Documentary-style films aren’t known for being profitable. They are known for giving back. “However in today’s content-hungry world, documentaries may not make money but you can get your investment back.  Everyone should have a marketing strategy,” said Geralyn Dreyfus, Utah Film co-founder and Impact founder.

According to Ilan Arboleda of Creative Chaos, “A good conscious film requires artistic merit, commercial viability and disruption that will make a difference.” Filmmakers are (or should be) looking for brands to partner with.

The C Word, one of the most talked about films of the festival, had all the assets to make a message viral—a message that many brands are trying to address themselves. Directed by cancer survivor, Meghan O’Hara—who also produced Fahrenheit 9/11 and Bowling for Columbine—and narrated by Morgan Freeman, this film shows us how we can beat cancer before it beats us. The odds are high with 70% of deaths from cancer being preventable; people just need to know more.

Films like The C-Word, Vegan: Everyday Stories and Love, Sweat and Tears (a film about menopause and the lack of consciousness on a subject that 60 million American women are currently experiencing without knowledge of effective tools or knowledgeable practitioners) are all opportunities to help raise awareness for the solutions as much as the issues.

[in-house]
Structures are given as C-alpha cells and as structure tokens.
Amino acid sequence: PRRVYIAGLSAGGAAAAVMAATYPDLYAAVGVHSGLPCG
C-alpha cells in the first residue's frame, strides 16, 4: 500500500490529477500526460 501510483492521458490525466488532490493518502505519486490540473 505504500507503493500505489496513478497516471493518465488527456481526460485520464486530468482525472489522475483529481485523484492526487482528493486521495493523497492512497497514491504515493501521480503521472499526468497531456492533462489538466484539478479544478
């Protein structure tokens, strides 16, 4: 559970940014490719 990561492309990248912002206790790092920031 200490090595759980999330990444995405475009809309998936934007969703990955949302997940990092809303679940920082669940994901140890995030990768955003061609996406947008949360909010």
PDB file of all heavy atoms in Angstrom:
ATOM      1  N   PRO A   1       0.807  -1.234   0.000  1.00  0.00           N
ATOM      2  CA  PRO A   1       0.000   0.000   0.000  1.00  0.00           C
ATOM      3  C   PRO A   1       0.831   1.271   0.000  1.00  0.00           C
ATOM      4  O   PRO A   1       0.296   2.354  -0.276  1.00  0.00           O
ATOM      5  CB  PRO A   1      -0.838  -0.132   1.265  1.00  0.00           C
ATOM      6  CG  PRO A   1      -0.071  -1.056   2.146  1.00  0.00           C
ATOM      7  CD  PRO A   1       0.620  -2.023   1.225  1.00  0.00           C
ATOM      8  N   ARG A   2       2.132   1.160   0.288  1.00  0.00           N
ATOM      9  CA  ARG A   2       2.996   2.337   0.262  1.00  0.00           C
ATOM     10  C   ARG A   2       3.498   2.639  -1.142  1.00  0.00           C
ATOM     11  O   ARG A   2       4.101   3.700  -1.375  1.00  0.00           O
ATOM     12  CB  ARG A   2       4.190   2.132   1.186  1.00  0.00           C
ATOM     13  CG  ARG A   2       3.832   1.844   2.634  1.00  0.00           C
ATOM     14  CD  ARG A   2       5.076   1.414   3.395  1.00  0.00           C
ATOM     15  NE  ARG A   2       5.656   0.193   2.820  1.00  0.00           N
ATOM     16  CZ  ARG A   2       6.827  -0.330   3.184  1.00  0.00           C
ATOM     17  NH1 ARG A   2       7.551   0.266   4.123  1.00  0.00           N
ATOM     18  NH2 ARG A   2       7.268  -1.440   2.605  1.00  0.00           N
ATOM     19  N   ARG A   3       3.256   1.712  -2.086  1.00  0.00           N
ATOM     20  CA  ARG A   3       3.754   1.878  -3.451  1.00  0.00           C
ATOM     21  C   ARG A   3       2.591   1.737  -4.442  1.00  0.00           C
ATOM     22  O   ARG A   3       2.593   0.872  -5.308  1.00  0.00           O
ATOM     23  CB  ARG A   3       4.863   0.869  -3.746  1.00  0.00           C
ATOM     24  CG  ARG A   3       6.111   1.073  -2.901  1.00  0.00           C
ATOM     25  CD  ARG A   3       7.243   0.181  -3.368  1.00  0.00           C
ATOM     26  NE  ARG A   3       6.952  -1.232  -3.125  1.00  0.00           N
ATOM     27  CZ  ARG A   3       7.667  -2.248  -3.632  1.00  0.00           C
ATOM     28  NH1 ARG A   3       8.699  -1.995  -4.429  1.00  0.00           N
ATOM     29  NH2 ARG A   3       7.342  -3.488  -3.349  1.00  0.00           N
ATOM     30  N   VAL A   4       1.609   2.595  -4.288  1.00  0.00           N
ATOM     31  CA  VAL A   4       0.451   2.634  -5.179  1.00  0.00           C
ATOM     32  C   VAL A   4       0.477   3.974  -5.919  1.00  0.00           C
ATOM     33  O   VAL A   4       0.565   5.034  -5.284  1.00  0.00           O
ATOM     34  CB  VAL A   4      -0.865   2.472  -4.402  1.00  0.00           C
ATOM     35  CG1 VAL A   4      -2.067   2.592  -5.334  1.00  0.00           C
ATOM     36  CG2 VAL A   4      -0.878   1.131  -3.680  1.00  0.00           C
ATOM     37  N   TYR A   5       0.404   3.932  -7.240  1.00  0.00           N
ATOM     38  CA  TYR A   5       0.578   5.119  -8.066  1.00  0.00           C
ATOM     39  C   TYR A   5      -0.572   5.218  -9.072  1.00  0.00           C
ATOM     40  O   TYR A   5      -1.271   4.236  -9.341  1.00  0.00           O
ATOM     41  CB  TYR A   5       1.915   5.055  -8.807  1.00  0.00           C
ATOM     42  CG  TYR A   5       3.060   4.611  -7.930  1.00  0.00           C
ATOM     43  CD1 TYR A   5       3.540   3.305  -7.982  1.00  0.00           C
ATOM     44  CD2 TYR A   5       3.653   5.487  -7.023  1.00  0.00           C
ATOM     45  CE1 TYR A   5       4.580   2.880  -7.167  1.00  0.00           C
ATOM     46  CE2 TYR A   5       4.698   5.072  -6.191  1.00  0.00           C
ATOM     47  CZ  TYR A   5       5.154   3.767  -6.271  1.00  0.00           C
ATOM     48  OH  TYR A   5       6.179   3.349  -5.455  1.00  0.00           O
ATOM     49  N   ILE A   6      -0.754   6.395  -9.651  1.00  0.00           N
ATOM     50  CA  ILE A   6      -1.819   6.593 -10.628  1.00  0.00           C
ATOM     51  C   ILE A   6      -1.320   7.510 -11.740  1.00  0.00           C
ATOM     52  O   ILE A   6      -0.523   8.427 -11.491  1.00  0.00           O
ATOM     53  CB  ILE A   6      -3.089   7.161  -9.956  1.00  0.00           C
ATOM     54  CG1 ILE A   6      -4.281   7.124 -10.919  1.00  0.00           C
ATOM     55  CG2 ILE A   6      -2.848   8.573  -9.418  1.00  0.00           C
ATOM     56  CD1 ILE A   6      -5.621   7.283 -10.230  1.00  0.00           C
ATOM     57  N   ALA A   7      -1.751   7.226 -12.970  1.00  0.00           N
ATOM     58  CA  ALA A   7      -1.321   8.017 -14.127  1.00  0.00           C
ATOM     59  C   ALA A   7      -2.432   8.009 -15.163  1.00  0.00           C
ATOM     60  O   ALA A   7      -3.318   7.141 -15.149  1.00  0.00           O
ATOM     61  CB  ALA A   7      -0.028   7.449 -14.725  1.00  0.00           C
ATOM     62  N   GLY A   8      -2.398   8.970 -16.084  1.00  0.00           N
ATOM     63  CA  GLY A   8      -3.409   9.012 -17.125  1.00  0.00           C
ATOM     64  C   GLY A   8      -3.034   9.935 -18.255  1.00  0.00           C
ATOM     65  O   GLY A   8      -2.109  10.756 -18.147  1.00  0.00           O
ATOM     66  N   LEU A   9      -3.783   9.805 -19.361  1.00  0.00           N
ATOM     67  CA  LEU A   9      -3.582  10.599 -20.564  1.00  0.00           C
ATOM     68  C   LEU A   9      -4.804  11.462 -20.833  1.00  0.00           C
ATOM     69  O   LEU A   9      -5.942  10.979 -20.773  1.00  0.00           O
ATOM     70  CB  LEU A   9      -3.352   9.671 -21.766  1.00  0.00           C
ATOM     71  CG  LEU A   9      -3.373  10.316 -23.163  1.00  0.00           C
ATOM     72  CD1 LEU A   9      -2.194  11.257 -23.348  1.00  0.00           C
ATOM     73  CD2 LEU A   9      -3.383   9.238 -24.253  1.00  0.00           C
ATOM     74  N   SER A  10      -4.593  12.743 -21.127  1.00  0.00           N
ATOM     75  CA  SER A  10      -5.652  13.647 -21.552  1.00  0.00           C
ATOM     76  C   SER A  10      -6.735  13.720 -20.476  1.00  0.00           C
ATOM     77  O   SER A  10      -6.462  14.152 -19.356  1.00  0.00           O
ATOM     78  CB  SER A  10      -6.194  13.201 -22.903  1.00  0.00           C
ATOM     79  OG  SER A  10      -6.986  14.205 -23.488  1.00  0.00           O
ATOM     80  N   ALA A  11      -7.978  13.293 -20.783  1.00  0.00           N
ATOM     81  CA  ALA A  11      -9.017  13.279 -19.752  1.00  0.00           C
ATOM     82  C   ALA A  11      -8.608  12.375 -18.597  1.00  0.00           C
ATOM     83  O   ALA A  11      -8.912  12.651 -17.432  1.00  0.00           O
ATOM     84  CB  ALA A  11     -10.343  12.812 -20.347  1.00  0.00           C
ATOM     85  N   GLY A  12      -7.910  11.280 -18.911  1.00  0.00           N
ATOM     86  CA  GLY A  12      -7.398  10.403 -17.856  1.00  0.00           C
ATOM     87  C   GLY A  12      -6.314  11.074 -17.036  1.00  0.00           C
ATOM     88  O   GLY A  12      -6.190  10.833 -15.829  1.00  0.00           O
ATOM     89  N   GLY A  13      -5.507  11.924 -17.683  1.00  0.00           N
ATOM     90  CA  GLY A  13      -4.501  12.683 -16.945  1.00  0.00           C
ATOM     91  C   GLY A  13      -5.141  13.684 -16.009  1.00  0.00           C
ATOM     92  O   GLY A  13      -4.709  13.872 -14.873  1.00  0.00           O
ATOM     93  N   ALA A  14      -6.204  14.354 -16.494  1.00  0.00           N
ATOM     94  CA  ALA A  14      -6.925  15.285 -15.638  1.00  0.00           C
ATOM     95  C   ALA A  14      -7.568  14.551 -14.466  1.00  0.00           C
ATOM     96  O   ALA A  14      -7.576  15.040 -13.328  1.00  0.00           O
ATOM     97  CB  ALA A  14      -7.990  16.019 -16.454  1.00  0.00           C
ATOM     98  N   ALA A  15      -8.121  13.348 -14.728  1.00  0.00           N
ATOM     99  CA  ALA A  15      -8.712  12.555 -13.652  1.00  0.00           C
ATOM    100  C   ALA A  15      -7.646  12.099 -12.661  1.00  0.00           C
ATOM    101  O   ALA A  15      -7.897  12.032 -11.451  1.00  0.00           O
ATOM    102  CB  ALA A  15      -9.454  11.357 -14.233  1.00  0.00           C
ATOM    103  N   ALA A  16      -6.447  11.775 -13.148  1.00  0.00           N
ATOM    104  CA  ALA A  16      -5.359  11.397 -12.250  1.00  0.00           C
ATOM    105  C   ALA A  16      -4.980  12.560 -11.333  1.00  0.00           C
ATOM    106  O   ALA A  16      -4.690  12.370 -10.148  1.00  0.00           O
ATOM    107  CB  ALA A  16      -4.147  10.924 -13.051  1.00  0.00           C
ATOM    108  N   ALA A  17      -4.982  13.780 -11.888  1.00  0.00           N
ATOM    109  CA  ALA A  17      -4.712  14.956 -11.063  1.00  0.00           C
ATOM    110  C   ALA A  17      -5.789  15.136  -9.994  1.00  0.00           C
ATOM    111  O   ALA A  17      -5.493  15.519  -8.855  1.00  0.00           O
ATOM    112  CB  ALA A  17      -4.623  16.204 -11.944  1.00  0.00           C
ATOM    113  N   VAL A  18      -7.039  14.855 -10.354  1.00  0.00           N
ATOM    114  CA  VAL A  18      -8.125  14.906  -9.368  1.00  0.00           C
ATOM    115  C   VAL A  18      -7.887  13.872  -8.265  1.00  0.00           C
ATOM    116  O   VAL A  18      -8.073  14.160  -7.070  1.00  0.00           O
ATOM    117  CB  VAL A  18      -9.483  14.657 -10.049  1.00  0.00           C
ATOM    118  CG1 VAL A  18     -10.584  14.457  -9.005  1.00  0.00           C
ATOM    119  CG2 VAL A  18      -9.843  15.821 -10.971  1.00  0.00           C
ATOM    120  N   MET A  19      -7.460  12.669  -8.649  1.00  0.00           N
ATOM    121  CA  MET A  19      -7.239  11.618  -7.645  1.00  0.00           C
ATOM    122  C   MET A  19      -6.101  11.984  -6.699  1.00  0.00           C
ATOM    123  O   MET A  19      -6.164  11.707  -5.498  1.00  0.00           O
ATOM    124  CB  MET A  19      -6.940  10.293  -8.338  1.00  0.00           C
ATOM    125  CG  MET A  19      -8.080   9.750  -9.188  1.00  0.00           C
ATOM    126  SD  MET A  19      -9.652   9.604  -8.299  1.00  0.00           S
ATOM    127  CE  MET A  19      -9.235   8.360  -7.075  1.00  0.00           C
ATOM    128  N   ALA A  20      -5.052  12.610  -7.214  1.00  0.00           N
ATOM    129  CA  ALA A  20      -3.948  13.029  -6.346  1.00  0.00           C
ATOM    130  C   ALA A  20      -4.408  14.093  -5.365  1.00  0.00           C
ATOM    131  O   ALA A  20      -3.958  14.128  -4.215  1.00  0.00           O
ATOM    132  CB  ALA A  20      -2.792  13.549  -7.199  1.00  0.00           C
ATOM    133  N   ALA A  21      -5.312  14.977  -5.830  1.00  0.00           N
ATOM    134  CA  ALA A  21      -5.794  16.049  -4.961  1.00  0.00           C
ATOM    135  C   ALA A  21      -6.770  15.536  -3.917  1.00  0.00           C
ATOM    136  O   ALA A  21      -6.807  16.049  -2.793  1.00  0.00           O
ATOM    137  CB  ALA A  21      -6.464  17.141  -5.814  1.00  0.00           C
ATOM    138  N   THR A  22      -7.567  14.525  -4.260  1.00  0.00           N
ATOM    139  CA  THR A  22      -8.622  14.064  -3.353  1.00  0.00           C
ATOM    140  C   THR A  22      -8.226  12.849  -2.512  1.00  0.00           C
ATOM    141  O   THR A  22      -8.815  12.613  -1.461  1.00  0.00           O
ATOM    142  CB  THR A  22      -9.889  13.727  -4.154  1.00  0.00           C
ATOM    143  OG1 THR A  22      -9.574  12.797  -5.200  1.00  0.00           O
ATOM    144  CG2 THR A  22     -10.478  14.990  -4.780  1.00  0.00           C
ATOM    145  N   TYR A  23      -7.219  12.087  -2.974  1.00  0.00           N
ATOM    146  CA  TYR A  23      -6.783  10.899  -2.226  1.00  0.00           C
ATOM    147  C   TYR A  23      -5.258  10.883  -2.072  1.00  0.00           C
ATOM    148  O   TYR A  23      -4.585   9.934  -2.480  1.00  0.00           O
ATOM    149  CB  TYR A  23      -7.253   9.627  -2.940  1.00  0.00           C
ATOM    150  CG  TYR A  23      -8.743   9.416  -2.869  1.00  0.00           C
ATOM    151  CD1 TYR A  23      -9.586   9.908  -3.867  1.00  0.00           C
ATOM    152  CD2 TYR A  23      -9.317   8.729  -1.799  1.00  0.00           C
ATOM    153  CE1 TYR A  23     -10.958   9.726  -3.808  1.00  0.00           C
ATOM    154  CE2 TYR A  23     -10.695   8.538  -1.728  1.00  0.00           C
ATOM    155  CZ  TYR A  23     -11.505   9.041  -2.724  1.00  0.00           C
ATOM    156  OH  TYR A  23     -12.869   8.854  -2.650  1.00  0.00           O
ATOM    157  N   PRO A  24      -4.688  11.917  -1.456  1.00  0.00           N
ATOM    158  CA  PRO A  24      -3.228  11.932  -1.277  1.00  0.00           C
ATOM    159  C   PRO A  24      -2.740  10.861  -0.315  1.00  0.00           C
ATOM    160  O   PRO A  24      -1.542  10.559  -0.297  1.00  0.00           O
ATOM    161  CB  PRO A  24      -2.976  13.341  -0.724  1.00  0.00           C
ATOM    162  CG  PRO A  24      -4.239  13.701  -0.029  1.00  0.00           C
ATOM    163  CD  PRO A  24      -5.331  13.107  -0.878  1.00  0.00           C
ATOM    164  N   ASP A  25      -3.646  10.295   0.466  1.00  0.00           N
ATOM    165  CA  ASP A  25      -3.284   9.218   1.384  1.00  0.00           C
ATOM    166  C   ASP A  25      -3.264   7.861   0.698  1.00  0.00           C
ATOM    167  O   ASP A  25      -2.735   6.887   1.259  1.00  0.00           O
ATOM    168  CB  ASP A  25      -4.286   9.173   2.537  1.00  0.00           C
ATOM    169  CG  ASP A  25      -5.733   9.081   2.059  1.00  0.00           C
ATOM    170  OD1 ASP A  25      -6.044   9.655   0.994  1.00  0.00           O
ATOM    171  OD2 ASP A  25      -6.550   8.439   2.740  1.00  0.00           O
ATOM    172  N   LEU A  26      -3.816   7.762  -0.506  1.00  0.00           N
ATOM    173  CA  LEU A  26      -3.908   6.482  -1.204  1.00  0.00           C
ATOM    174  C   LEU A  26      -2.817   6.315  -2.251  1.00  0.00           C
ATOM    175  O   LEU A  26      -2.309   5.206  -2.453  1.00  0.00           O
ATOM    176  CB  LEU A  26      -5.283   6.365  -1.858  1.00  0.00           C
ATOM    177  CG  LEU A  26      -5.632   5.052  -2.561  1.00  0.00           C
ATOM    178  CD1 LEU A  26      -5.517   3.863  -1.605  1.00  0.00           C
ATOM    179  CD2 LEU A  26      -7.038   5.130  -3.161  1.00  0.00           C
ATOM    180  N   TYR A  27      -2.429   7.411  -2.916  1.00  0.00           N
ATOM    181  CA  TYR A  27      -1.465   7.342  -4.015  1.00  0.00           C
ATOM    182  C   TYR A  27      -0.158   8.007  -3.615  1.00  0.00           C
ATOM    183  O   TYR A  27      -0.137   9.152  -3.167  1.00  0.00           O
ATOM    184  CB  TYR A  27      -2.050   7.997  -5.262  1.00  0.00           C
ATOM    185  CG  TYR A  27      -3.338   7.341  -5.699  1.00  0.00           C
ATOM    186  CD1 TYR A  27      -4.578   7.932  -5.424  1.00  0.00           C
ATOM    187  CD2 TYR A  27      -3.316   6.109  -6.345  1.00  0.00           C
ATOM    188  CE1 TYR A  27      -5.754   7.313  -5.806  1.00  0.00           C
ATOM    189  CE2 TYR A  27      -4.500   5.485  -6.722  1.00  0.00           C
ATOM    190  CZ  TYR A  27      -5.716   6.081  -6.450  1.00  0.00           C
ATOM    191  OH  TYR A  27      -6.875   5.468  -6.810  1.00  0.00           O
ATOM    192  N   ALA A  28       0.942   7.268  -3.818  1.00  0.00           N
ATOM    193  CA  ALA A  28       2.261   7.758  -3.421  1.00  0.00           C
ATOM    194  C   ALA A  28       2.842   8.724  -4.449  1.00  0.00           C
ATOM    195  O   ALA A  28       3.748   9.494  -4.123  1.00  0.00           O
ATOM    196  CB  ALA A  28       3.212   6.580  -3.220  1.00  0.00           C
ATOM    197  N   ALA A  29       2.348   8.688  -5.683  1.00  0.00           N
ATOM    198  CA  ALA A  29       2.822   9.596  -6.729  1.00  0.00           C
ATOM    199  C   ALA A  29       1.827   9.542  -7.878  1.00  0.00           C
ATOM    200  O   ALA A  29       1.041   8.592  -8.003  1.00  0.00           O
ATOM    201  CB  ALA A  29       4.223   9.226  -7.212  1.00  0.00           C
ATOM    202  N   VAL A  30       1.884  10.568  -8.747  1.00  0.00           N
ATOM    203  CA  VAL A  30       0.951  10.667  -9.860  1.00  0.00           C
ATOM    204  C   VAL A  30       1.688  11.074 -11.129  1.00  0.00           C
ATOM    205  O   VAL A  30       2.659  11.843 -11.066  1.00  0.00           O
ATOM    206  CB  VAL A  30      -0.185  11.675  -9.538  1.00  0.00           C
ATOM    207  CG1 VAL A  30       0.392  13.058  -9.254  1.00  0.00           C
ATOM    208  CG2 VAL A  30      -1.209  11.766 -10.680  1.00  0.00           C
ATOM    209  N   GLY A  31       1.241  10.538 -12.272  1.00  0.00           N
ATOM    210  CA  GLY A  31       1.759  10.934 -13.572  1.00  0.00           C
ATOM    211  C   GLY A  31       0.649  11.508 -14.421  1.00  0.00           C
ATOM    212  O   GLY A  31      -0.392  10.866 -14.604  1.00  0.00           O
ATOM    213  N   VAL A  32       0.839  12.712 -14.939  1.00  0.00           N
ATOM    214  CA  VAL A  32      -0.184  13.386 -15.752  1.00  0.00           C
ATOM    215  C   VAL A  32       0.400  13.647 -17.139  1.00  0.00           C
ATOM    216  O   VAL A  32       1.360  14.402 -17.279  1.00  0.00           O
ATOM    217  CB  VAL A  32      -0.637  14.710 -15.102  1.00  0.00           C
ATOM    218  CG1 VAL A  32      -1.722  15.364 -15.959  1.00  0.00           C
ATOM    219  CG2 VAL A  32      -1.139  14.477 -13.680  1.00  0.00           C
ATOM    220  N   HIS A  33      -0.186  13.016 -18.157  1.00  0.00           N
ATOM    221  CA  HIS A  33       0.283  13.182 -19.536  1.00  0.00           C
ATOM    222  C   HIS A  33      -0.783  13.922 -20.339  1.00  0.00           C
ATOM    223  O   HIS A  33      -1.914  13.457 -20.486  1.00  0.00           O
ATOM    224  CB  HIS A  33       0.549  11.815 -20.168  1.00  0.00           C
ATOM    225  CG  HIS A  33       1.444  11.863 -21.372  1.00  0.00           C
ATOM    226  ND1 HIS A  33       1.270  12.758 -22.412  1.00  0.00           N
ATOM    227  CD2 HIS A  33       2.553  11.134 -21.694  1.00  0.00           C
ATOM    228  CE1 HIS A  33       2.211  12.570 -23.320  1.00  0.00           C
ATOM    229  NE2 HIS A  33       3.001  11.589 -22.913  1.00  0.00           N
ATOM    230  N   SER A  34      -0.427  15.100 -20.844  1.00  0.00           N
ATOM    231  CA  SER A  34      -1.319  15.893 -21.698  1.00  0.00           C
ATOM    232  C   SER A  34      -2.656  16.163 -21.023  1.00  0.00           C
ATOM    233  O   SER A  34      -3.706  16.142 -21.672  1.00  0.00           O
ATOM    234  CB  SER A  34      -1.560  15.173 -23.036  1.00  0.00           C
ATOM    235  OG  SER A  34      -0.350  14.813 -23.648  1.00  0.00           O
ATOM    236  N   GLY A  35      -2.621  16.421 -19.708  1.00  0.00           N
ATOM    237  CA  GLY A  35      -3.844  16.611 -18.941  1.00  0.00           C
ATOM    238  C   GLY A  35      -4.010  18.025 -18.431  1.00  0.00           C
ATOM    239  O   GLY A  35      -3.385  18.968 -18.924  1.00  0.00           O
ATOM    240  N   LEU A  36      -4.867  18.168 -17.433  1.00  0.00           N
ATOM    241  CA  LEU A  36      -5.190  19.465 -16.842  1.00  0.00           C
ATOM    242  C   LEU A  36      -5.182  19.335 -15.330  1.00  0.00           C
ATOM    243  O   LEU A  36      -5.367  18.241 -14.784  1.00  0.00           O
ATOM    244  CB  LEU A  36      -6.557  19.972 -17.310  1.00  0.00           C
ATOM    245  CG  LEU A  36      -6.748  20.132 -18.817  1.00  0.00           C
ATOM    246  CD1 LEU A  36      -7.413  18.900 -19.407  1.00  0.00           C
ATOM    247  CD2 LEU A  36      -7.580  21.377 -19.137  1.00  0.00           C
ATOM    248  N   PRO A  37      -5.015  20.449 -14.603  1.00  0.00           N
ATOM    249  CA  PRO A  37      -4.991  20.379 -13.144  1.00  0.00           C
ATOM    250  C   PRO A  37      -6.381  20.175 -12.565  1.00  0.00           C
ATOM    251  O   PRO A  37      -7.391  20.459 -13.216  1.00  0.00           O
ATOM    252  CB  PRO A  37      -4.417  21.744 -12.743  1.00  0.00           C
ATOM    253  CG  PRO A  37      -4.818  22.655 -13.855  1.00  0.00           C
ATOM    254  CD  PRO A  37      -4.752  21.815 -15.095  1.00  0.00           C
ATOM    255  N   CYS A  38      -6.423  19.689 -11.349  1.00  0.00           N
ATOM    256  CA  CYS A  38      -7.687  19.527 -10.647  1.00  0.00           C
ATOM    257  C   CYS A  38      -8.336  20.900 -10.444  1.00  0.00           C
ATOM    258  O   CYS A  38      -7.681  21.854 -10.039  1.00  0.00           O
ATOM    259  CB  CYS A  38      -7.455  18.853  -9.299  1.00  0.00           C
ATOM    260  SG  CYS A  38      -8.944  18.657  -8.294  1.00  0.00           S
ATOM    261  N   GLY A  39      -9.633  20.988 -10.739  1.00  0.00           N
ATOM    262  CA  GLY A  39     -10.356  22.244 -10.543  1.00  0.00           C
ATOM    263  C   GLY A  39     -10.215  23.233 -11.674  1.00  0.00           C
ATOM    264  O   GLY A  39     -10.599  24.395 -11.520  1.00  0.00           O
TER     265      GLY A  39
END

Keynote speaker and CEO of several Ebert enterprises, Chaz Ebert, wife of the late Roger Ebert, believes that conventional entertainment is passive. Films should inspire and shift consciousness. During her presentation, she said, “At another time and place, my spiritual friends would have been burned at the stake for making these films.”

We have the freedom to take better advantage of this medium. Filmmaker Rita Coburn Whack opened the first night with her film Maya Angelou: And Still I Rise, and later shared tips on how to “find the story” during a Q&A after the screening.

Her advice was to be quiet, listen and let it find you. If you don’t hear it, do the last thing you heard.

That’s what marketing is all about. Talking about what people are hearing.